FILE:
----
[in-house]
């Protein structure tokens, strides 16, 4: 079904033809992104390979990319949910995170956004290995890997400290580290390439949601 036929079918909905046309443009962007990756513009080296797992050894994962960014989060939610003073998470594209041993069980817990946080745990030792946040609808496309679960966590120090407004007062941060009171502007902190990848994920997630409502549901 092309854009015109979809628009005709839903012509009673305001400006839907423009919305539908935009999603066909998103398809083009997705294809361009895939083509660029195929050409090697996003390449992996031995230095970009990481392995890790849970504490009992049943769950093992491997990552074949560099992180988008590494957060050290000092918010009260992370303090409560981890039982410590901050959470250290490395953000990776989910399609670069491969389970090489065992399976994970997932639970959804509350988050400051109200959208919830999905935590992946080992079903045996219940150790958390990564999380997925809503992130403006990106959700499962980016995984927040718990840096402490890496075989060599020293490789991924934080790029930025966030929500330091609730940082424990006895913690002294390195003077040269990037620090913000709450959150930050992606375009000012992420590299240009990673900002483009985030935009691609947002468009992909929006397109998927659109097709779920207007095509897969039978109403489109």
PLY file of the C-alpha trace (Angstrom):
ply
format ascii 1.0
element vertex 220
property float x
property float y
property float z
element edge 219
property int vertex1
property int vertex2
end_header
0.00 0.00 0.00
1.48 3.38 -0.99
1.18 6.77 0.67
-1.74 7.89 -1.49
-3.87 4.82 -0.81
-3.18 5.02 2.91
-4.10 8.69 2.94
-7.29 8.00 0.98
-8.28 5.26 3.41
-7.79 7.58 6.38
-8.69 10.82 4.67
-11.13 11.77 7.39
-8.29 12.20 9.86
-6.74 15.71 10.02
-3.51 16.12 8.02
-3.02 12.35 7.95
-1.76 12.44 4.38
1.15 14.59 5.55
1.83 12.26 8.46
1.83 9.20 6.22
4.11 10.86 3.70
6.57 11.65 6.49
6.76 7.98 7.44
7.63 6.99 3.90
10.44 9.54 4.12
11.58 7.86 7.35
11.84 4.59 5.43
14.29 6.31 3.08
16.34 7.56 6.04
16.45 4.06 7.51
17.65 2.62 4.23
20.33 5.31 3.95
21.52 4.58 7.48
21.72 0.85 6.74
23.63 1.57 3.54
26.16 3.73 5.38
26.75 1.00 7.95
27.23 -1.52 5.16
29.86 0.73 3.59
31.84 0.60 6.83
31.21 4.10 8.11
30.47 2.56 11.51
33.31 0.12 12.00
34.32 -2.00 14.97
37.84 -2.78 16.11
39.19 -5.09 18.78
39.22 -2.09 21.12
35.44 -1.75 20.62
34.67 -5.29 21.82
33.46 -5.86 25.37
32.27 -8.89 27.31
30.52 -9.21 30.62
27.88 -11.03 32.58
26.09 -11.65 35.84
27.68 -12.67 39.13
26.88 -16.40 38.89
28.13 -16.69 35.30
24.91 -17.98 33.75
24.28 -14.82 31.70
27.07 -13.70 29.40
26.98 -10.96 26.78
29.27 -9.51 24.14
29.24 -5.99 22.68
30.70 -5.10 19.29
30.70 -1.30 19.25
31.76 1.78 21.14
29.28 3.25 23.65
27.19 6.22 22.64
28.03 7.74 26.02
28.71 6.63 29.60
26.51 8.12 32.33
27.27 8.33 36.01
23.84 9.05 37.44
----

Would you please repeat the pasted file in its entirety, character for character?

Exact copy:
[in-house]
């Protein structure tokens, strides 16, 4: 079904033809992104390979990319949910995170956004290995890997400290580290390439949601 036929079918909905046309443009962007990756513009080296797992050894994962960014989060939610003073998470594209041993069980817990946080745990030792946040609808496309679960966590120090407004007062941060009171502007902190990848994920997630409502549901 092309854009015109979809628009005709839903012509009673305001400006839907423009919305539908935009999603066909998103398809083009997705294809361009895939083509660029195929050409090697996003390449992996031995230095970009990481392995890790849970504490009992049943769950093992491997990552074949560099992180988008590494957060050290000092918010009260992370303090409560981890039982410590901050959470250290490395953000990776989910399609670069491969389970090489065992399976994970997932639970959804509350988050400051109200959208919830999905935590992946080992079903045996219940150790958390990564999380997925809503992130403006990106959700499962980016995984927040718990840096402490890496075989060599020293490789991924934080790029930025966030929500330091609730940082424990006895913690002294390195003077040269990037620090913000709450959150930050992606375009000012992420590299240009990673900002483009985030935009691609947002468009992909929006397109998927659109097709779920207007095509897969039978109403489109």
PLY file of the C-alpha trace (Angstrom):
ply
format ascii 1.0
element vertex 220
property float x
property float y
property float z
element edge 219
property int vertex1
property int vertex2
end_header
0.00 0.00 0.00
1.48 3.38 -0.99
1.18 6.77 0.67
-1.74 7.89 -1.49
-3.87 4.82 -0.81
-3.18 5.02 2.91
-4.10 8.69 2.94
-7.29 8.00 0.98
-8.28 5.26 3.41
-7.79 7.58 6.38
-8.69 10.82 4.67
-11.13 11.77 7.39
-8.29 12.20 9.86
-6.74 15.71 10.02
-3.51 16.12 8.02
-3.02 12.35 7.95
-1.76 12.44 4.38
1.15 14.59 5.55
1.83 12.26 8.46
1.83 9.20 6.22
4.11 10.86 3.70
6.57 11.65 6.49
6.76 7.98 7.44
7.63 6.99 3.90
10.44 9.54 4.12
11.58 7.86 7.35
11.84 4.59 5.43
14.29 6.31 3.08
16.34 7.56 6.04
16.45 4.06 7.51
17.65 2.62 4.23
20.33 5.31 3.95
21.52 4.58 7.48
21.72 0.85 6.74
23.63 1.57 3.54
26.16 3.73 5.38
26.75 1.00 7.95
27.23 -1.52 5.16
29.86 0.73 3.59
31.84 0.60 6.83
31.21 4.10 8.11
30.47 2.56 11.51
33.31 0.12 12.00
34.32 -2.00 14.97
37.84 -2.78 16.11
39.19 -5.09 18.78
39.22 -2.09 21.12
35.44 -1.75 20.62
34.67 -5.29 21.82
33.46 -5.86 25.37
32.27 -8.89 27.31
30.52 -9.21 30.62
27.88 -11.03 32.58
26.09 -11.65 35.84
27.68 -12.67 39.13
26.88 -16.40 38.89
28.13 -16.69 35.30
24.91 -17.98 33.75
24.28 -14.82 31.70
27.07 -13.70 29.40
26.98 -10.96 26.78
29.27 -9.51 24.14
29.24 -5.99 22.68
30.70 -5.10 19.29
30.70 -1.30 19.25
31.76 1.78 21.14
29.28 3.25 23.65
27.19 6.22 22.64
28.03 7.74 26.02
28.71 6.63 29.60
26.51 8.12 32.33
27.27 8.33 36.01
23.84 9.05 37.44